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Josh Shapiro taps a Republican who stood up to Trump to be Pennsylvania's top elections official

The incoming Democratic governor is nominating Al Schmidt, a former city commissioner in Philadelphia who was at the center of defending the 2020 election in the Keystone State.
Al Schmidt outside the Pennsylvania Convention Center.
Philadelphia City Commissioner Al Schmidt outside the Pennsylvania Convention Center on Nov. 6, 2020.Lynsey Addario / Getty Images file

Pennsylvania's incoming Democratic governor, Josh Shapiro, announced Thursday that he is tapping a Republican who stood up to Donald Trump after the 2020 election to be the state's top elections official.

As the vice chair of Philadelphia's Board of Elections, Al Schmidt was at the center of defending the 2020 vote in Pennsylvania, a key presidential battleground that narrowly went to President Joe Biden. Trump prematurely declared victory in the state and tried to stop Philadelphia officials from counting all the ballots there. When Schmidt refused to comply, he became a target of Trump supporters' fury.

Schmidt is Shapiro's first Cabinet pick, after a campaign against Trump-backed state Sen. Doug Mastriano in which election administration took center stage.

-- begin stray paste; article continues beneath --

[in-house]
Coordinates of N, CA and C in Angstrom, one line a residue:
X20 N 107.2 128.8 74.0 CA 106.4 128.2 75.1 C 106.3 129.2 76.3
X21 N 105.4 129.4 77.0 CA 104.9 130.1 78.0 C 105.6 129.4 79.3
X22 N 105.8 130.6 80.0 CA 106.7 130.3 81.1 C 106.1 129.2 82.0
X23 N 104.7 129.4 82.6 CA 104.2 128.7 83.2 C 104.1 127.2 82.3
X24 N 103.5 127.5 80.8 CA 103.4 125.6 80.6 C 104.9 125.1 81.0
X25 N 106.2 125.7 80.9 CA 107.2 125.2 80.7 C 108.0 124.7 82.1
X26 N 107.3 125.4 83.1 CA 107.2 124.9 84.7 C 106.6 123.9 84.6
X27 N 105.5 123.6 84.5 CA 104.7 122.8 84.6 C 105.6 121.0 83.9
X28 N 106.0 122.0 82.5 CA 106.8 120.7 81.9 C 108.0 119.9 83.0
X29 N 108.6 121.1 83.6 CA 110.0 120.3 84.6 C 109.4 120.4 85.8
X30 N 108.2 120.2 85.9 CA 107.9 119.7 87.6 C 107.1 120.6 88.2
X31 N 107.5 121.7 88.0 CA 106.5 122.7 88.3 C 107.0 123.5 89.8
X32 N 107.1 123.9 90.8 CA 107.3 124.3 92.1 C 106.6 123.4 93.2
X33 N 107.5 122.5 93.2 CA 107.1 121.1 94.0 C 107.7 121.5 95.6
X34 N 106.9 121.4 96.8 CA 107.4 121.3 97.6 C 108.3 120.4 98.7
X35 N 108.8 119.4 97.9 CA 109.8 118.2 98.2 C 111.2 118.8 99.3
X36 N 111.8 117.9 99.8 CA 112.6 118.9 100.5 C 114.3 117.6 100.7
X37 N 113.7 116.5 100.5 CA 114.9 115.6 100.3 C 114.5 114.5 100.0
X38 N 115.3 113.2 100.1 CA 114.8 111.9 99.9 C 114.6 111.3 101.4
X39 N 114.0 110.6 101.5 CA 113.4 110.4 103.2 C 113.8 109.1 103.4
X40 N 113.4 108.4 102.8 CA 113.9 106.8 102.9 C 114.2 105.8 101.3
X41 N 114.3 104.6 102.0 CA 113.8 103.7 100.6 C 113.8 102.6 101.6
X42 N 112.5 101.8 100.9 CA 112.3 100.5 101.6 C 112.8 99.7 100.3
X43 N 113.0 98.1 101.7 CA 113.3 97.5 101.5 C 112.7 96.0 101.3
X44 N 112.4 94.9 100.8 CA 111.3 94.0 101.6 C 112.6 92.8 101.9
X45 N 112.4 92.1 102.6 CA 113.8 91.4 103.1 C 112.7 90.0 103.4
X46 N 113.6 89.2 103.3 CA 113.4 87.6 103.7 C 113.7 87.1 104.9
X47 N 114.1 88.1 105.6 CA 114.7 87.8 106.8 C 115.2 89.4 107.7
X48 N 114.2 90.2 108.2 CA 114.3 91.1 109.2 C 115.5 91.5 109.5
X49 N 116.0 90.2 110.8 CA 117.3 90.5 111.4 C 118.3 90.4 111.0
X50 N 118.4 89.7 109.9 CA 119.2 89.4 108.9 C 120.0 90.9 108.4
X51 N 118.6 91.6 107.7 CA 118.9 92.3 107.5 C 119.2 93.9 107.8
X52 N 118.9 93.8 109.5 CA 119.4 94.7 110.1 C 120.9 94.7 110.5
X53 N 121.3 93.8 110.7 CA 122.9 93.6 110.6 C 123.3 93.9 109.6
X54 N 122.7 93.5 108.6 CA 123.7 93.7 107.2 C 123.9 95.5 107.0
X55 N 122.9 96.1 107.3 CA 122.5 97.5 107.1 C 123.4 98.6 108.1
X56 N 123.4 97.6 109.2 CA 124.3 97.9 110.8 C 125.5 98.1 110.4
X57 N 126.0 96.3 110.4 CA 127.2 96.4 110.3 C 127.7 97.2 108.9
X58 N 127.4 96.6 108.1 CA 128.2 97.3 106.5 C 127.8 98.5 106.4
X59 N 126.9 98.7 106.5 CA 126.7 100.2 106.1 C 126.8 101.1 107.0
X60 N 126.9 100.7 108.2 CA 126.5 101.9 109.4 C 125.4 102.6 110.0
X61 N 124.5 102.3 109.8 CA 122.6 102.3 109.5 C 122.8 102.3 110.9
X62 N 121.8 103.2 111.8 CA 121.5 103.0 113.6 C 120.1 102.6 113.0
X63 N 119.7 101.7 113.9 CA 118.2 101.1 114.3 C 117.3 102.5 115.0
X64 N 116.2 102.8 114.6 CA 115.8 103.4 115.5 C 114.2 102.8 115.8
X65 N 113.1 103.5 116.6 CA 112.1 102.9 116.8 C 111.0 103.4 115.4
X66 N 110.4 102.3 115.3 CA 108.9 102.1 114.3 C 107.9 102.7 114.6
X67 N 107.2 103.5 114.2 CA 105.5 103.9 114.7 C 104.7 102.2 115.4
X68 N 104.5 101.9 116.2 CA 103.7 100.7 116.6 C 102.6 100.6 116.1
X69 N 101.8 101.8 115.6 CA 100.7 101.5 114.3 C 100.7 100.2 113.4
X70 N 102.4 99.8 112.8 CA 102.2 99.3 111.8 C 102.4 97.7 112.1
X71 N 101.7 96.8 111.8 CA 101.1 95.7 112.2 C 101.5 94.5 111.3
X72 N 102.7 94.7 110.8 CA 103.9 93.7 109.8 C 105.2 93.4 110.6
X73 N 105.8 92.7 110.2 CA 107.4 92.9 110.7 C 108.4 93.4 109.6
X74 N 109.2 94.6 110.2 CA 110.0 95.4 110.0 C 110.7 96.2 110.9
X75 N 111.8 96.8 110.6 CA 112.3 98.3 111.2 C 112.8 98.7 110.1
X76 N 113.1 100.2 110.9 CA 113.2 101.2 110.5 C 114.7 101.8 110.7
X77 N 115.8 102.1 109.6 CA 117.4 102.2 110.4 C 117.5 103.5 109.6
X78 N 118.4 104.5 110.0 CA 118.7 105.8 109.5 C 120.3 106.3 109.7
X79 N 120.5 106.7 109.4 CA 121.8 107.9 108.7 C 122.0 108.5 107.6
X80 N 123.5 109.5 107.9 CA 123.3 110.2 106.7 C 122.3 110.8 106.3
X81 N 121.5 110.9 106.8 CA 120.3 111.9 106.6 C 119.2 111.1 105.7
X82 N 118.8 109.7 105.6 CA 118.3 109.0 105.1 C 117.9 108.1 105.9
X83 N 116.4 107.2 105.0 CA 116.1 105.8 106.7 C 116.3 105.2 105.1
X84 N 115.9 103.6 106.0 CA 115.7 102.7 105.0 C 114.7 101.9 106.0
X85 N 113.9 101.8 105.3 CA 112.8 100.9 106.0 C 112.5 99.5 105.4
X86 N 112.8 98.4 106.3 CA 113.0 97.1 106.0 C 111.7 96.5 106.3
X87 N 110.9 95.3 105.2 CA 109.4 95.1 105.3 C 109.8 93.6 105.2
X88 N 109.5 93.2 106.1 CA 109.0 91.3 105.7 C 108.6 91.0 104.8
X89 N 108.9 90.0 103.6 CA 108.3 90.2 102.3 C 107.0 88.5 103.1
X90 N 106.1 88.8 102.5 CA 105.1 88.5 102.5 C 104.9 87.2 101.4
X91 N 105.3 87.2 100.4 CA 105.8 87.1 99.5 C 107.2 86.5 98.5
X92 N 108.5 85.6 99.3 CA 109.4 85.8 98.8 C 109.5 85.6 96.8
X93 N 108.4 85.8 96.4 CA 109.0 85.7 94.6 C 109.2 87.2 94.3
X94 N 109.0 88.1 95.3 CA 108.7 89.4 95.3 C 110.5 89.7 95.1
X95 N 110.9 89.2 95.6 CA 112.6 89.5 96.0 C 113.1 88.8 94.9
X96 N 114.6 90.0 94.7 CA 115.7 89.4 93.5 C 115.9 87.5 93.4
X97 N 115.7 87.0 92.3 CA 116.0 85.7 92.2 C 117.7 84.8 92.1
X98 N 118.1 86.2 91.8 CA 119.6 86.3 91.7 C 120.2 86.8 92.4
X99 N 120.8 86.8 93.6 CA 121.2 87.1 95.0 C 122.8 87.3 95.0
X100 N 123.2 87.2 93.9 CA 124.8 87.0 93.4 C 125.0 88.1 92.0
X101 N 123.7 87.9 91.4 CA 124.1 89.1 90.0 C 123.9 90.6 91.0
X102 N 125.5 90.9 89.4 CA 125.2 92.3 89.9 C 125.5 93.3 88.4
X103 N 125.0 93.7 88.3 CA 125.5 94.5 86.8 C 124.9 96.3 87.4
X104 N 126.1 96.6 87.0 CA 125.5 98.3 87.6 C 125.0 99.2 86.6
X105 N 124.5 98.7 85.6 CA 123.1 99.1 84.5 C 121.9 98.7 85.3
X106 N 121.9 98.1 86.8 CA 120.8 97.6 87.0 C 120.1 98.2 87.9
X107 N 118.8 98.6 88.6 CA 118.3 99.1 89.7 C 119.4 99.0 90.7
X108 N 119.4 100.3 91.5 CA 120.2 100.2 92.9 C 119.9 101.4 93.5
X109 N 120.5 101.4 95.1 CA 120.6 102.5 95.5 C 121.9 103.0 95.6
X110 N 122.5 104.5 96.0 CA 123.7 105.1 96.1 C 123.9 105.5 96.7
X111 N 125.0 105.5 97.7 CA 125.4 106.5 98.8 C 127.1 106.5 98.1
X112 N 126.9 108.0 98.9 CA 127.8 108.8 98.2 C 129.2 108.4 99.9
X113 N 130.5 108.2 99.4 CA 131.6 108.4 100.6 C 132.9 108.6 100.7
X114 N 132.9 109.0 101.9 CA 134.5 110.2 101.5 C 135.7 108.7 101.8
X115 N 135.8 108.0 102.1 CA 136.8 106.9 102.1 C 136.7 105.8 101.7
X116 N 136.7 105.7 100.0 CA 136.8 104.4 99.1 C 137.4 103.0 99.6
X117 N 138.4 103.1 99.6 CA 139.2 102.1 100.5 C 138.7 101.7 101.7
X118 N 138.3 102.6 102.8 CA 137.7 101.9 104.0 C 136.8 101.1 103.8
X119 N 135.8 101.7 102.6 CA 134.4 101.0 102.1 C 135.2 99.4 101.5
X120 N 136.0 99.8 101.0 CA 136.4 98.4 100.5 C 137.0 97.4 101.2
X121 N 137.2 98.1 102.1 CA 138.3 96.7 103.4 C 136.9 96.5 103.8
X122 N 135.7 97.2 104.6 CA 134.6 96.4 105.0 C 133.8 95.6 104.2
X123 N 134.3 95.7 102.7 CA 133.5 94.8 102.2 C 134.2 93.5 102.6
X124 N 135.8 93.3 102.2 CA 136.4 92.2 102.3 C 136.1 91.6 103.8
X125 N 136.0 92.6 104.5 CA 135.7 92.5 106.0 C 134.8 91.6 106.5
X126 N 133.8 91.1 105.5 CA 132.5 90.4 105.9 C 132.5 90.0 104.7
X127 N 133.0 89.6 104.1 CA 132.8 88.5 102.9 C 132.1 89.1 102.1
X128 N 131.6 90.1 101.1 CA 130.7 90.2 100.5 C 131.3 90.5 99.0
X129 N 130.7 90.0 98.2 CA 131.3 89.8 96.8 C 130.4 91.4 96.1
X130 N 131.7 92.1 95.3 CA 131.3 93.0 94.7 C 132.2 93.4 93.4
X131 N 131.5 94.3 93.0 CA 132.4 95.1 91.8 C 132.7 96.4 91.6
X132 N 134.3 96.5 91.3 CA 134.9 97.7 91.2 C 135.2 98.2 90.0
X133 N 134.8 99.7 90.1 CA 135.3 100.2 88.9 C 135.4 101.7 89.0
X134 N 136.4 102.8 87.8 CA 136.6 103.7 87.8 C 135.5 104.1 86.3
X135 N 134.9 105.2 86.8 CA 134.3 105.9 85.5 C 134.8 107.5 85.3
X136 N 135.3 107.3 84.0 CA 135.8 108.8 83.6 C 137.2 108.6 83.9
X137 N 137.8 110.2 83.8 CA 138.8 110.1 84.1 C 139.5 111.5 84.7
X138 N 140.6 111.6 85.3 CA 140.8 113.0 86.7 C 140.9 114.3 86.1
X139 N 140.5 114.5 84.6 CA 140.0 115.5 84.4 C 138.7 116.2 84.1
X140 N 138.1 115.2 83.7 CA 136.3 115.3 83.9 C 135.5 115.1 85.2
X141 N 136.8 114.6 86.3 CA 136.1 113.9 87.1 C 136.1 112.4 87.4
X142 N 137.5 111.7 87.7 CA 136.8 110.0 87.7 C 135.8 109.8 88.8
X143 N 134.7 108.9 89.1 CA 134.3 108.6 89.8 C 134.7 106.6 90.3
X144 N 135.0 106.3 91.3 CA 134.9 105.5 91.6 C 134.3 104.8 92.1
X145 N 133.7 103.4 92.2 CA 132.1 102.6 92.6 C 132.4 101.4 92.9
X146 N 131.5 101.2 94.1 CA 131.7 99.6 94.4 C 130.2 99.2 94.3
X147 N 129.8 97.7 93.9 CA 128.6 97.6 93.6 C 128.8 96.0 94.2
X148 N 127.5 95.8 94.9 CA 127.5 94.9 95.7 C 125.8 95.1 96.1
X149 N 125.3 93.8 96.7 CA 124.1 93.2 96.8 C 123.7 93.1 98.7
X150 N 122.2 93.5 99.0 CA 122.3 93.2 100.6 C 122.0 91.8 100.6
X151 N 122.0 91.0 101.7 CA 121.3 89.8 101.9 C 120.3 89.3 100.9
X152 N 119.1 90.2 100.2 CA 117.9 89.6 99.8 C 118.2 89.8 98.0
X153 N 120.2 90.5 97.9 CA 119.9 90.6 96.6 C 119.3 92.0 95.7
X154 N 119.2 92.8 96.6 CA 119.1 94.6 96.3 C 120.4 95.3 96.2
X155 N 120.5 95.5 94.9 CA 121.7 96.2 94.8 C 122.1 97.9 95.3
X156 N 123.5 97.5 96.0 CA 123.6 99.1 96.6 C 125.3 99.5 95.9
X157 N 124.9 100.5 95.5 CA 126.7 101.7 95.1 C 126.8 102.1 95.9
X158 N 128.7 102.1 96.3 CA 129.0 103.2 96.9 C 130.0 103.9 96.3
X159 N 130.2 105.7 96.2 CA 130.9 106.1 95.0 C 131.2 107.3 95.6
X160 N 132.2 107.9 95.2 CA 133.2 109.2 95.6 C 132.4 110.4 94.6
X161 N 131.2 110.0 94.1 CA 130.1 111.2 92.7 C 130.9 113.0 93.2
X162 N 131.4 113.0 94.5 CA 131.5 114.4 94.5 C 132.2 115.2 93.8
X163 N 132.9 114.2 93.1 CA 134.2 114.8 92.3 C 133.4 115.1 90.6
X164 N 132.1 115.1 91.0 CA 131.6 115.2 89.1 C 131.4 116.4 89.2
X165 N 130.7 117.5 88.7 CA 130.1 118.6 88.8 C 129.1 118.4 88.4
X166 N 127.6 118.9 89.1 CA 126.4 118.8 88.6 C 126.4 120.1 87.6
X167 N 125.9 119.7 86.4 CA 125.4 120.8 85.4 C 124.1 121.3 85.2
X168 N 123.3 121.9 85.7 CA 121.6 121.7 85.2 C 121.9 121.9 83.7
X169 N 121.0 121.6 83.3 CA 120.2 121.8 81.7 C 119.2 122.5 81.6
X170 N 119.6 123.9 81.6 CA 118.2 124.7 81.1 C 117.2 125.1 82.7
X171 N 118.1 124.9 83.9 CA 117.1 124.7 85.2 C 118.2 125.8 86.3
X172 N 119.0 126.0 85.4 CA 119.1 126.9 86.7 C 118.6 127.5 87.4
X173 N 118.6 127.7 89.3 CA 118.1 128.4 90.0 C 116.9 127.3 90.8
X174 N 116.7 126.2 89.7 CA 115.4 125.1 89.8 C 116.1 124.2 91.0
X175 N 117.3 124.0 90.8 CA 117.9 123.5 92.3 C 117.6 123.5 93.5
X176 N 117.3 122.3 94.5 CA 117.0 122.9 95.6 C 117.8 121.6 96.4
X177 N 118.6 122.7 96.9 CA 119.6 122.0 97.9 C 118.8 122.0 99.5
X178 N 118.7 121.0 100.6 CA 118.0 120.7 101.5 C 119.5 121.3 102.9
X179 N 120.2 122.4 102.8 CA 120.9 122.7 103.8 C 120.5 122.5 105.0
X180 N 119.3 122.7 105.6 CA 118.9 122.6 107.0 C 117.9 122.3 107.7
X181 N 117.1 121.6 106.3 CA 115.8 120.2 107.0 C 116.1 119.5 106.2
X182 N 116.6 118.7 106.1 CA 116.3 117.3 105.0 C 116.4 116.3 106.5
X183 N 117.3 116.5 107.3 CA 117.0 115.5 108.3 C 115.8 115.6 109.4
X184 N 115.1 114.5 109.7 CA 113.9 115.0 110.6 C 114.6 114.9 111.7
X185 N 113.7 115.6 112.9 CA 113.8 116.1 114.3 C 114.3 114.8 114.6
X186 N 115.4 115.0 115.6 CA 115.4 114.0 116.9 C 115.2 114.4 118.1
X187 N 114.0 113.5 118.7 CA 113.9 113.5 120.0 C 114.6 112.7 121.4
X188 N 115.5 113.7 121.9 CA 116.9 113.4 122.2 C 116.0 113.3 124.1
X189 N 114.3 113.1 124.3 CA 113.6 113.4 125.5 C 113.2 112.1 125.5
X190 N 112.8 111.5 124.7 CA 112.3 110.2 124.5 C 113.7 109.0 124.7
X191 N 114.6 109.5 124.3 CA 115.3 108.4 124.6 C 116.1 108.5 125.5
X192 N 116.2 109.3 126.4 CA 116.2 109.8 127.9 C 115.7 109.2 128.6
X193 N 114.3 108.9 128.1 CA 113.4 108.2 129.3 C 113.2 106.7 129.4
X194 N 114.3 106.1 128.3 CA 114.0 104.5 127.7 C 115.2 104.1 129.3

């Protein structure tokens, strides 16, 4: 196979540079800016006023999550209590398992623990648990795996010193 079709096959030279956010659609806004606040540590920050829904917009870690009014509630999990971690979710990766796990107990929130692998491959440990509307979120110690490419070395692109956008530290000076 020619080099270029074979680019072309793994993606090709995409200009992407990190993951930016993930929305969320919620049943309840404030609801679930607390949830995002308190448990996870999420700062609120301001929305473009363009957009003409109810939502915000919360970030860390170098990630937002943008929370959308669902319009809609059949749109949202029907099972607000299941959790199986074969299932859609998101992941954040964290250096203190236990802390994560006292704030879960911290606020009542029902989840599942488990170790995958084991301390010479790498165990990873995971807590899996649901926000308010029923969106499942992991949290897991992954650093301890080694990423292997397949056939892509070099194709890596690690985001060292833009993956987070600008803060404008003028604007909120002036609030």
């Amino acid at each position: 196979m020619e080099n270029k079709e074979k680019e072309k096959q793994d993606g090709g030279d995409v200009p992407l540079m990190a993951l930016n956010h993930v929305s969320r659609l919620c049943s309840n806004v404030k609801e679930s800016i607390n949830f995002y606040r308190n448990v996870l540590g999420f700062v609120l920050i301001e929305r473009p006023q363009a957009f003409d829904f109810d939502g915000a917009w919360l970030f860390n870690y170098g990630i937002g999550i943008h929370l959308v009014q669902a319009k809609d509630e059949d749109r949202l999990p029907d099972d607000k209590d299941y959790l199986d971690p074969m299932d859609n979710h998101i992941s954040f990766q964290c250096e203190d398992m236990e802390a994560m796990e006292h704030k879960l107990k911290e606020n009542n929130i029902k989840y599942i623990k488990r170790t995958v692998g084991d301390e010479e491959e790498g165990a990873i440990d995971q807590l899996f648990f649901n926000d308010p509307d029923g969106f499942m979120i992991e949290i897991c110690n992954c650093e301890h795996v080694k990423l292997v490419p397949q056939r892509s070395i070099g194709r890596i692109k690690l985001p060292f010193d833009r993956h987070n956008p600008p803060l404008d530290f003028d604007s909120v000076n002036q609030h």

In Pennsylvania, the top elections official, the secretary of the commonwealth, is nominated by the governor rather than elected.

"Al Schmidt has a proven track record of defending our democracy, protecting voting rights, and standing up to extremism — even in the face of grave threats — and I am proud to nominate him to be Pennsylvania’s next Secretary of the Commonwealth," Shapiro said in a statement.

Schmidt, who will receive a Presidential Citizens Medal from Biden on Friday, said he is "honored to have the chance to continue working to protect the integrity of our elections and strengthen our democracy."

"Our elections are the foundation of our democracy, and I look forward to working with anyone — regardless of party — to ensure they remain free and fair here in Pennsylvania, and that we do more to ensure every eligible voter can make their voice heard," he added.

Schmidt, who resigned from his post in late 2021 to lead the Committee of Seventy, a nonpartisan, pro-democracy Philadelphia-based nonprofit group, testified last year before the House Jan. 6 committee about the threats he and his family faced amid his efforts to uphold the 2020 vote. Schmidt tied the threats directly to Trump's November 2020 tweet that said he "refuses to look at a mountain of corruption & dishonesty" in Philadelphia’s election.

"After the president tweeted at me by name — calling me out the way that he did — the threats became much more specific, much more graphic, and included not just me by name, but included members of my family, by name, their ages, our address, pictures of our home, just every bit of detail that you can imagine,” Schmidt testified.

Both Shapiro and Mastriano — who was outside the Capitol on Jan. 6, 2021, and led the effort in Pennsylvania to overturn Biden's win — made their ability to pick the state's top elections official central to their pitches to voters. Trump appeared to care deeply about the role, telling Pennsylvania Republicans in a video last January: "Sometimes the vote counter is more important than the candidate."